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Heidi13

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About Heidi13

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    British Columbia
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    Travel, Photography, Swimming, Walking Dogs, Football (Glasgow Rangers)
  • Favorite Cruise Line(s)
    Viking Ocean
  • Favorite Cruise Destination Or Port of Call
    Panama
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    www.andyandjudi.com

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  1. While this may have been your first experience, changing Cloxs at Noon is used by a number of Masters. While the scope of work doesn't change with Cloxs, moving ahead at Noon rather than 02:00 simplifies compliance with the hours of work requirements of MLC 2006. The majority of the crew on a cruise ship work some form of day work, as opposed to sea watches or graveyards. When Cloxs are moved ahead repeatedly, the majority of the crew loose 1 hour of their time-off, which enhances non-compliance with MLC 2006. If this puts them below the minimum time-off, they must be given additional time off. Officers & Ratings on sea watches are not affected regardless of when the Cloxs move, as Eastbound each watch works 20 mins less on 1 watch and Westbound they work 20 mins extra. Processing the Dateline change at Noon would introduce additional risks in the ship's operation, so I would also have completed that change at 02:00, as it has no affect on the pax and most crew, as it is primarily an administrative change in the logbook.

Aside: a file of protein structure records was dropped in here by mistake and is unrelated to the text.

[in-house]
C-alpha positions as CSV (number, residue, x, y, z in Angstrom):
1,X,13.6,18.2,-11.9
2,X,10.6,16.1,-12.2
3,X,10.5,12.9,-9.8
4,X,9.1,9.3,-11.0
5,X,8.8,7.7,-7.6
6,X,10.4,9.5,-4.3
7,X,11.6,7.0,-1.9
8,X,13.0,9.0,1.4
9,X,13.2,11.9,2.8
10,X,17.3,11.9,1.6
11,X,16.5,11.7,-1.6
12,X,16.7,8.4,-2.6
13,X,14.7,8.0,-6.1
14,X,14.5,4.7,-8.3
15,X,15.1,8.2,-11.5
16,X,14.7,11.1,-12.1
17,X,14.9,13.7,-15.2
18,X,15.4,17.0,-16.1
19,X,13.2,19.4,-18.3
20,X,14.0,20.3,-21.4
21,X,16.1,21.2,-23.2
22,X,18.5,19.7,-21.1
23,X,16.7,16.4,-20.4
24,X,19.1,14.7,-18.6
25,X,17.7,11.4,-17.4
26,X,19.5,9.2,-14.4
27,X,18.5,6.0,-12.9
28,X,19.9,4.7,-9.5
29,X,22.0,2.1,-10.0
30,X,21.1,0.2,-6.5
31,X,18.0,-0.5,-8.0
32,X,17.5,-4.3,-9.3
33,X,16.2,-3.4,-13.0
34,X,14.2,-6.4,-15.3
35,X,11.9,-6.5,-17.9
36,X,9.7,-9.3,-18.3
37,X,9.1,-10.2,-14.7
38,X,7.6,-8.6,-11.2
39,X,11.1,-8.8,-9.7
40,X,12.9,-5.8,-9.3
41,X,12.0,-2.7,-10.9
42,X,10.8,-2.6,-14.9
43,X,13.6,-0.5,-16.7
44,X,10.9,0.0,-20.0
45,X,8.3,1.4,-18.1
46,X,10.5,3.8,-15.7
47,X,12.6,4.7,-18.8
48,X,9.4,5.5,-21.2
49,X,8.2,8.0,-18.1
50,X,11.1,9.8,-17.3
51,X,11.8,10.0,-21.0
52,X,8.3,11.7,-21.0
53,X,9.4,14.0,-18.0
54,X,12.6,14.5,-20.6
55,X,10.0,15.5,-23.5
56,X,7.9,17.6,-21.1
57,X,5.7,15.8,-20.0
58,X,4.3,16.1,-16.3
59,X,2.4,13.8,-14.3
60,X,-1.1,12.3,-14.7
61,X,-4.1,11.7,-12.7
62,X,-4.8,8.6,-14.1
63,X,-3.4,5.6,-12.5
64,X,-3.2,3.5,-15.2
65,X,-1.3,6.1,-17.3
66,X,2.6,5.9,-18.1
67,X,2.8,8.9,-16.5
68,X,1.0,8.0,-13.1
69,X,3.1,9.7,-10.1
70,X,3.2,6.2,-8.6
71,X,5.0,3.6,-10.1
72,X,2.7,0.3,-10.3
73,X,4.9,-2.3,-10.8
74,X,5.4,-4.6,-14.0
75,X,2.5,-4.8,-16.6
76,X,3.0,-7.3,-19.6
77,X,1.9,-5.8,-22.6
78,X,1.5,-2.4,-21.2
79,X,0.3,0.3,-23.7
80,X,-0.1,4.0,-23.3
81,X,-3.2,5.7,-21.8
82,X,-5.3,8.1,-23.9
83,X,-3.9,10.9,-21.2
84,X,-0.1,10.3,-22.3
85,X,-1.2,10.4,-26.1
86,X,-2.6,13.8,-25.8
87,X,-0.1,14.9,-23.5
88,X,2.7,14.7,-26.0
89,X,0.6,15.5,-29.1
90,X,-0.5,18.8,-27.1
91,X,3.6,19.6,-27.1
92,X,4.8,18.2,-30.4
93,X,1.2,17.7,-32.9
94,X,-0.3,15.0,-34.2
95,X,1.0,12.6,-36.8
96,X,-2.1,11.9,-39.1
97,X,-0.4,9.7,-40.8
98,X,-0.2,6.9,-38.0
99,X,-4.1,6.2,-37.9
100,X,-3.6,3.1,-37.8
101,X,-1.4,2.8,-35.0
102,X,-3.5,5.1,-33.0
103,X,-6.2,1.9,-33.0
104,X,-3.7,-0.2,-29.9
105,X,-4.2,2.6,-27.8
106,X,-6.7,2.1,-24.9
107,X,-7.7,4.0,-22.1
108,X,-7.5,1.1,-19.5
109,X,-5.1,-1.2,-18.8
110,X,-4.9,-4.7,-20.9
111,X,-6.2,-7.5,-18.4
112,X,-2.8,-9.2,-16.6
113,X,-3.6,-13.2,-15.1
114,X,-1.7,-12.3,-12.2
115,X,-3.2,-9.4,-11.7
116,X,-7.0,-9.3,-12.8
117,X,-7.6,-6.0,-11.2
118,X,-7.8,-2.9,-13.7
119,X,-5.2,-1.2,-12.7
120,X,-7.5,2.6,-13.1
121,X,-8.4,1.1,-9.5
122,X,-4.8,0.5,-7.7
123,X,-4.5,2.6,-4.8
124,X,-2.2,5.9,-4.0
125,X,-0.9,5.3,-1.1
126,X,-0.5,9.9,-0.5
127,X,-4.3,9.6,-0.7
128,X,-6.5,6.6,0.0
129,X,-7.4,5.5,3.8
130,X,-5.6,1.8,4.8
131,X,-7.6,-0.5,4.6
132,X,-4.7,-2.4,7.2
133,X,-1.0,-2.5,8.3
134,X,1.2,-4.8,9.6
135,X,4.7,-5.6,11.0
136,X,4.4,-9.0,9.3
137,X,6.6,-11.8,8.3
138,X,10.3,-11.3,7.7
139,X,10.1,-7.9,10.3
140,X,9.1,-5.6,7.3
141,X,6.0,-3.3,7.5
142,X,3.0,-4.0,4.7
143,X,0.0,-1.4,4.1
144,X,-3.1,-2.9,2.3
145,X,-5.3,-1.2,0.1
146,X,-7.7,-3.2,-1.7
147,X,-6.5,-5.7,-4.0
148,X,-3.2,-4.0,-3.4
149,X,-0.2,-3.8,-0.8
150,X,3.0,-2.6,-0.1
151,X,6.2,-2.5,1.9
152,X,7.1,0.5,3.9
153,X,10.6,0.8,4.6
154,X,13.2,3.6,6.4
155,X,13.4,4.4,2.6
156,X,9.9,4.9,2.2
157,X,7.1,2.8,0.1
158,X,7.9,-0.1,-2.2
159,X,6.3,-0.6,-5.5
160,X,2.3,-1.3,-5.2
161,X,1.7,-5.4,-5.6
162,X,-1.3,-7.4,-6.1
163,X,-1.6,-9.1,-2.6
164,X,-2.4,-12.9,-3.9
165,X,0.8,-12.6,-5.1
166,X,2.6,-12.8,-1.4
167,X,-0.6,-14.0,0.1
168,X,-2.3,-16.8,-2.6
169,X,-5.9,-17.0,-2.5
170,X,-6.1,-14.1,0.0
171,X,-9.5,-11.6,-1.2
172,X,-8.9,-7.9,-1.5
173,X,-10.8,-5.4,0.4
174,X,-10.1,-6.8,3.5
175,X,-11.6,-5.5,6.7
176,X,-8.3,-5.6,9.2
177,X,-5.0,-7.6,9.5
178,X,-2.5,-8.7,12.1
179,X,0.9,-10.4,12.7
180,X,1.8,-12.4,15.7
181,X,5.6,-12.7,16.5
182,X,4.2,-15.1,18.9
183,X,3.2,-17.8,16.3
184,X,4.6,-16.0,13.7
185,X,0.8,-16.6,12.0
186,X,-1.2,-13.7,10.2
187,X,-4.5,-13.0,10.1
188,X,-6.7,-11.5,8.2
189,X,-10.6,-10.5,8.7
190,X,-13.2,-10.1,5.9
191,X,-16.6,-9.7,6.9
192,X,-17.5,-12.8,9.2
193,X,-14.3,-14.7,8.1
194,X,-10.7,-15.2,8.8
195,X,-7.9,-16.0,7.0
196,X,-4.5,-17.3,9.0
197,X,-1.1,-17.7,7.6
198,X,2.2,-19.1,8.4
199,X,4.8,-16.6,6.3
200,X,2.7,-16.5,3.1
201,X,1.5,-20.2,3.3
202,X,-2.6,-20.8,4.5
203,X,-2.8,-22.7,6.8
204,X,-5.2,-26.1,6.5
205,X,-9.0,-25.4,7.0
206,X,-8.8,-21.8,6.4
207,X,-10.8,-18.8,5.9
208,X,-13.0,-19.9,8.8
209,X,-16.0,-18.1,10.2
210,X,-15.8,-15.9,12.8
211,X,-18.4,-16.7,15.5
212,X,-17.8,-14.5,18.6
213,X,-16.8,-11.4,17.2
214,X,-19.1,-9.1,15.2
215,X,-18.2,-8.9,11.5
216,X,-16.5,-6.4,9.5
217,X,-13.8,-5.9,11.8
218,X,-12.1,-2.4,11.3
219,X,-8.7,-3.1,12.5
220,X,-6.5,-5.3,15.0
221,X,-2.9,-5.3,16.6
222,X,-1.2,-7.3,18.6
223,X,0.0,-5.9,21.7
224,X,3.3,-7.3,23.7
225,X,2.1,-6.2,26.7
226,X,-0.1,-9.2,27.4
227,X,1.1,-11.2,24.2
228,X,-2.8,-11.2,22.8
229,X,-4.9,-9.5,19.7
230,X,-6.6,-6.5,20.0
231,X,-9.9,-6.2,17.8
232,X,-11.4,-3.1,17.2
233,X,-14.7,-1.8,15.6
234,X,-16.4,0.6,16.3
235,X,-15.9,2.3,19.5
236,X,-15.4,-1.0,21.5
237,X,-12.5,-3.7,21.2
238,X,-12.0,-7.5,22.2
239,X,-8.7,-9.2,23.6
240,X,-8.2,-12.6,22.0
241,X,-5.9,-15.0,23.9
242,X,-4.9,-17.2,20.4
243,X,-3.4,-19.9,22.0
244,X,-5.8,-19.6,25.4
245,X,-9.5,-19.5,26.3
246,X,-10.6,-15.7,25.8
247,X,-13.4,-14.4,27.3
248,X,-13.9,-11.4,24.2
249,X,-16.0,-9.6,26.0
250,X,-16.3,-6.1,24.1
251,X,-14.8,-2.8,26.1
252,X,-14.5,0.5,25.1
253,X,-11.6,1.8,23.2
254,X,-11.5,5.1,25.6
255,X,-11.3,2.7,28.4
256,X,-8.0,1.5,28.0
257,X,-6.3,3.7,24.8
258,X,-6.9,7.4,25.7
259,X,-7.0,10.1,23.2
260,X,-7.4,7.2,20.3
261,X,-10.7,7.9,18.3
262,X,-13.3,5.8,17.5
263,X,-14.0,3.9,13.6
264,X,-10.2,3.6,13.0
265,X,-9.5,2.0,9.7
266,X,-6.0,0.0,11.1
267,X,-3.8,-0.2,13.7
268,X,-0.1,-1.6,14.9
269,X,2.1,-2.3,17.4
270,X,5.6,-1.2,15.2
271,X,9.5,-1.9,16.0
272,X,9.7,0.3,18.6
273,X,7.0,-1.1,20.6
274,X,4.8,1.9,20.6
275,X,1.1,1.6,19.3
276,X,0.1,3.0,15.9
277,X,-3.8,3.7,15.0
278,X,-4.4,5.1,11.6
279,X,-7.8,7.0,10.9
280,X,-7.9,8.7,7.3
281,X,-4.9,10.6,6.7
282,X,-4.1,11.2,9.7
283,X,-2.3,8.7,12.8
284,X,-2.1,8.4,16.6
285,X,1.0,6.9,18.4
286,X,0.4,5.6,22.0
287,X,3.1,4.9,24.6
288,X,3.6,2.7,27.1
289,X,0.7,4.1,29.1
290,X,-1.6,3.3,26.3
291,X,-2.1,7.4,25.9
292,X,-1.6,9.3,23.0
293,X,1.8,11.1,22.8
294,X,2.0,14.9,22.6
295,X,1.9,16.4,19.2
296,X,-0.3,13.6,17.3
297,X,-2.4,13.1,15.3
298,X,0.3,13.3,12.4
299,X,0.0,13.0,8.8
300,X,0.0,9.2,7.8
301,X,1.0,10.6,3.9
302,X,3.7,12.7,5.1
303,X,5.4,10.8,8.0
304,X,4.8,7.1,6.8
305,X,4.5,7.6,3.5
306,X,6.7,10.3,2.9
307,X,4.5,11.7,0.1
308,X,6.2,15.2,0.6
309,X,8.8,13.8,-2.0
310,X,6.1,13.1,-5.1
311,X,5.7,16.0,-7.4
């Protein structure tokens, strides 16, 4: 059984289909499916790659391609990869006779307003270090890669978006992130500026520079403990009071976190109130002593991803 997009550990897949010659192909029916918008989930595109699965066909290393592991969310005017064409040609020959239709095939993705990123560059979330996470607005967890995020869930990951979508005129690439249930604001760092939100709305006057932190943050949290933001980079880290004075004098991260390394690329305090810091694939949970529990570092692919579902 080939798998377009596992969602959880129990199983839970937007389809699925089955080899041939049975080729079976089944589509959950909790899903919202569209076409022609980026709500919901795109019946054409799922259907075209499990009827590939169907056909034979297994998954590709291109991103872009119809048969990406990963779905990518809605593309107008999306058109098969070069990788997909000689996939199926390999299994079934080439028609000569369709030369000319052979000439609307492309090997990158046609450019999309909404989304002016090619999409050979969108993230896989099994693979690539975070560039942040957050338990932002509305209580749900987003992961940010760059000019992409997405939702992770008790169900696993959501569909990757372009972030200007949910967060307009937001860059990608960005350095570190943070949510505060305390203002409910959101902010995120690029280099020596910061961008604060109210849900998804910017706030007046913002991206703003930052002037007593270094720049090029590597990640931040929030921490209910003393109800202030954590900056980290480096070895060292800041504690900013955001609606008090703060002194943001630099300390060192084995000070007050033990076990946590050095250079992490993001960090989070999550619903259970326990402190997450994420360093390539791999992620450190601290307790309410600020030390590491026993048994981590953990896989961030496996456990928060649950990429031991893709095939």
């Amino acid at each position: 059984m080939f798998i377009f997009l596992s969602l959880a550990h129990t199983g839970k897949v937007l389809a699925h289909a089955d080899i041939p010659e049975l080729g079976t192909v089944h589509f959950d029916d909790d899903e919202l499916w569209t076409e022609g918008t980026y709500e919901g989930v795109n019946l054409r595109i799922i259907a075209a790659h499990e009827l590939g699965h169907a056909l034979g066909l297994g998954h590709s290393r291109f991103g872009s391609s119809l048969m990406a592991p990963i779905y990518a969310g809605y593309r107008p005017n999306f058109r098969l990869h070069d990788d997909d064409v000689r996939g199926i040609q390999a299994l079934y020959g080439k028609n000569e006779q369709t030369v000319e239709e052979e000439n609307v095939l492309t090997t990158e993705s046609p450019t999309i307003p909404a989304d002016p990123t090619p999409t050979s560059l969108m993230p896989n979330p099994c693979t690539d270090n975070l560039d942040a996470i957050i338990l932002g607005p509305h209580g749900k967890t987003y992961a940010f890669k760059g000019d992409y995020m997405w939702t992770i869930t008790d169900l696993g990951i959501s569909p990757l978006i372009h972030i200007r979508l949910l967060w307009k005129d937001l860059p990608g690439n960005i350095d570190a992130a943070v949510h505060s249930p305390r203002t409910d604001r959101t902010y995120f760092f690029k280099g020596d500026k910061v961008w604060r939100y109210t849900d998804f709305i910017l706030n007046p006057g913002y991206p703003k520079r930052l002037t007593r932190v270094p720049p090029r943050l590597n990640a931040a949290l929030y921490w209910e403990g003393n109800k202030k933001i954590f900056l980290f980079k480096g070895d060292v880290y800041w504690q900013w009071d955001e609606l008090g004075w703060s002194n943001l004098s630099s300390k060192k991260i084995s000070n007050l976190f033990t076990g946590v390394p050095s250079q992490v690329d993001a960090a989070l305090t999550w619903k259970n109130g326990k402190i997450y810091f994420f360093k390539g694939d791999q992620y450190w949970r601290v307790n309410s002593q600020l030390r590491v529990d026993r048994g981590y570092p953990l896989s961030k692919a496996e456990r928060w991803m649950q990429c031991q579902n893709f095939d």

2. Looks like she is going to the pax terminal, as she is turning around and docking into the flood tide.
  3. Haven't been into Belfast with a ship and only once into Liverpool - remember that day rather well, as my first ship docked in Gladstone Docks on Dec 24th 1975. At that time, I wouldn't think that underwater surveys were possible, but not sure about now. If scheduling i/w surveys, probably would have been better remaining alongside in Norway. I also haven't been into Cammell Laird in Birkenhead, as we always used the King George V graving dock in Southampton.
  4. You have to consider the context of the Chief's post, he is not discussing a care home/hospital with care givers. He was commenting on the actual process of a marine vessel entering a foreign port and requesting "Free Pratique", which is defacto the ship's approval to enter the port and conduct operations. A ship may be alongside a berth, or at anchor, but is not able to load/discharge cargo or disembark crew/pax until Pratique is granted and the yellow flag is lowered. When a port/government refuses to provide Pratique, they are looking after the health of their citizens, not the health of those onboard the vessel. The officials granting/denying Pratique are not caregivers. BTW, the Chief has extensive experience with marine and port operations, with many years in senior positions on cruise ships, so the information posted is first hand experience.